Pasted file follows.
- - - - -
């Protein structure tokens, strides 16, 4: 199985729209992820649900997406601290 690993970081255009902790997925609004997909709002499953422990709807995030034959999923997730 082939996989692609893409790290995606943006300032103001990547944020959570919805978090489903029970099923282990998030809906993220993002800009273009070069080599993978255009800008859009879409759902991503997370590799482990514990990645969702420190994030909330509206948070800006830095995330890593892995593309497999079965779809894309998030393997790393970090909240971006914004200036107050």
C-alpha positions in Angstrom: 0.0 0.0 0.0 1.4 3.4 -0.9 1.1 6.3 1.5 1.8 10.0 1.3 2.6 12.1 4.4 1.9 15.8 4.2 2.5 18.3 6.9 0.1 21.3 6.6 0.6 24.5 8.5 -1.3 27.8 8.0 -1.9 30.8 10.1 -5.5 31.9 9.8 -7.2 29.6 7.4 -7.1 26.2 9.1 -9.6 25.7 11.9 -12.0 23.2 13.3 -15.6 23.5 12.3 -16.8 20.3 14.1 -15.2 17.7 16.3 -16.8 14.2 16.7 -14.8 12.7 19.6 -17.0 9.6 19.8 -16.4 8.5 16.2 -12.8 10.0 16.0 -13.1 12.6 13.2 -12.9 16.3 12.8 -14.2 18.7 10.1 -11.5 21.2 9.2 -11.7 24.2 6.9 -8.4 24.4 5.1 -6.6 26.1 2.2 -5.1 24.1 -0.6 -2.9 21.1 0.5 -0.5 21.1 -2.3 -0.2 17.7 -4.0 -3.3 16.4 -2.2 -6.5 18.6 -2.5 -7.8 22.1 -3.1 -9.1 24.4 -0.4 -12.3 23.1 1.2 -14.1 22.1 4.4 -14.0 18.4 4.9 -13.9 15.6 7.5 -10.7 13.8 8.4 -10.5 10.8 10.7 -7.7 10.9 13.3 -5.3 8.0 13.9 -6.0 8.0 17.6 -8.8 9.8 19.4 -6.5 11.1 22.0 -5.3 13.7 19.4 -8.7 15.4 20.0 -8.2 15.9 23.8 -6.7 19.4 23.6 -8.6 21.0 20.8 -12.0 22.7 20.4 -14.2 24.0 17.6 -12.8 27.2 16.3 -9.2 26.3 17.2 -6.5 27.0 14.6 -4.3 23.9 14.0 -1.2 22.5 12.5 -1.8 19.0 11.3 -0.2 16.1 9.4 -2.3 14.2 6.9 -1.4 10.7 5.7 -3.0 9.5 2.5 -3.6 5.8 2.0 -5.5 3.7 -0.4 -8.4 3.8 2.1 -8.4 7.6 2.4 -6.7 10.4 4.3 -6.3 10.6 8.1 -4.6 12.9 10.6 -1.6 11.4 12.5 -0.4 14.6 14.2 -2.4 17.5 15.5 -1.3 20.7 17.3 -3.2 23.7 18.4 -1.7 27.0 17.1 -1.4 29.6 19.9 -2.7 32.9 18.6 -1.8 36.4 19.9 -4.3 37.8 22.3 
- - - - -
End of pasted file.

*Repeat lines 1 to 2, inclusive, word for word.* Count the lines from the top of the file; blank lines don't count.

């Protein structure tokens, strides 16, 4: 199985729209992820649900997406601290 690993970081255009902790997925609004997909709002499953422990709807995030034959999923997730 082939996989692609893409790290995606943006300032103001990547944020959570919805978090489903029970099923282990998030809906993220993002800009273009070069080599993978255009800008859009879409759902991503997370590799482990514990990645969702420190994030909330509206948070800006830095995330890593892995593309497999079965779809894309998030393997790393970090909240971006914004200036107050």
C-alpha positions in Angstrom: 0.0 0.0 0.0 1.4 3.4 -0.9 1.1 6.3 1.5 1.8 10.0 1.3 2.6 12.1 4.4 1.9 15.8 4.2 2.5 18.3 6.9 0.1 21.3 6.6 0.6 24.5 8.5 -1.3 27.8 8.0 -1.9 30.8 10.1 -5.5 31.9 9.8 -7.2 29.6 7.4 -7.1 26.2 9.1 -9.6 25.7 11.9 -12.0 23.2 13.3 -15.6 23.5 12.3 -16.8 20.3 14.1 -15.2 17.7 16.3 -16.8 14.2 16.7 -14.8 12.7 19.6 -17.0 9.6 19.8 -16.4 8.5 16.2 -12.8 10.0 16.0 -13.1 12.6 13.2 -12.9 16.3 12.8 -14.2 18.7 10.1 -11.5 21.2 9.2 -11.7 24.2 6.9 -8.4 24.4 5.1 -6.6 26.1 2.2 -5.1 24.1 -0.6 -2.9 21.1 0.5 -0.5 21.1 -2.3 -0.2 17.7 -4.0 -3.3 16.4 -2.2 -6.5 18.6 -2.5 -7.8 22.1 -3.1 -9.1 24.4 -0.4 -12.3 23.1 1.2 -14.1 22.1 4.4 -14.0 18.4 4.9 -13.9 15.6 7.5 -10.7 13.8 8.4 -10.5 10.8 10.7 -7.7 10.9 13.3 -5.3 8.0 13.9 -6.0 8.0 17.6 -8.8 9.8 19.4 -6.5 11.1 22.0 -5.3 13.7 19.4 -8.7 15.4 20.0 -8.2 15.9 23.8 -6.7 19.4 23.6 -8.6 21.0 20.8 -12.0 22.7 20.4 -14.2 24.0 17.6 -12.8 27.2 16.3 -9.2 26.3 17.2 -6.5 27.0 14.6 -4.3 23.9 14.0 -1.2 22.5 12.5 -1.8 19.0 11.3 -0.2 16.1 9.4 -2.3 14.2 6.9 -1.4 10.7 5.7 -3.0 9.5 2.5 -3.6 5.8 2.0 -5.5 3.7 -0.4 -8.4 3.8 2.1 -8.4 7.6 2.4 -6.7 10.4 4.3 -6.3 10.6 8.1 -4.6 12.9 10.6 -1.6 11.4 12.5 -0.4 14.6 14.2 -2.4 17.5 15.5 -1.3 20.7 17.3 -3.2 23.7 18.4 -1.7 27.0 17.1 -1.4 29.6 19.9 -2.7 32.9 18.6 -1.8 36.4 19.9 -4.3 37.8 22.3 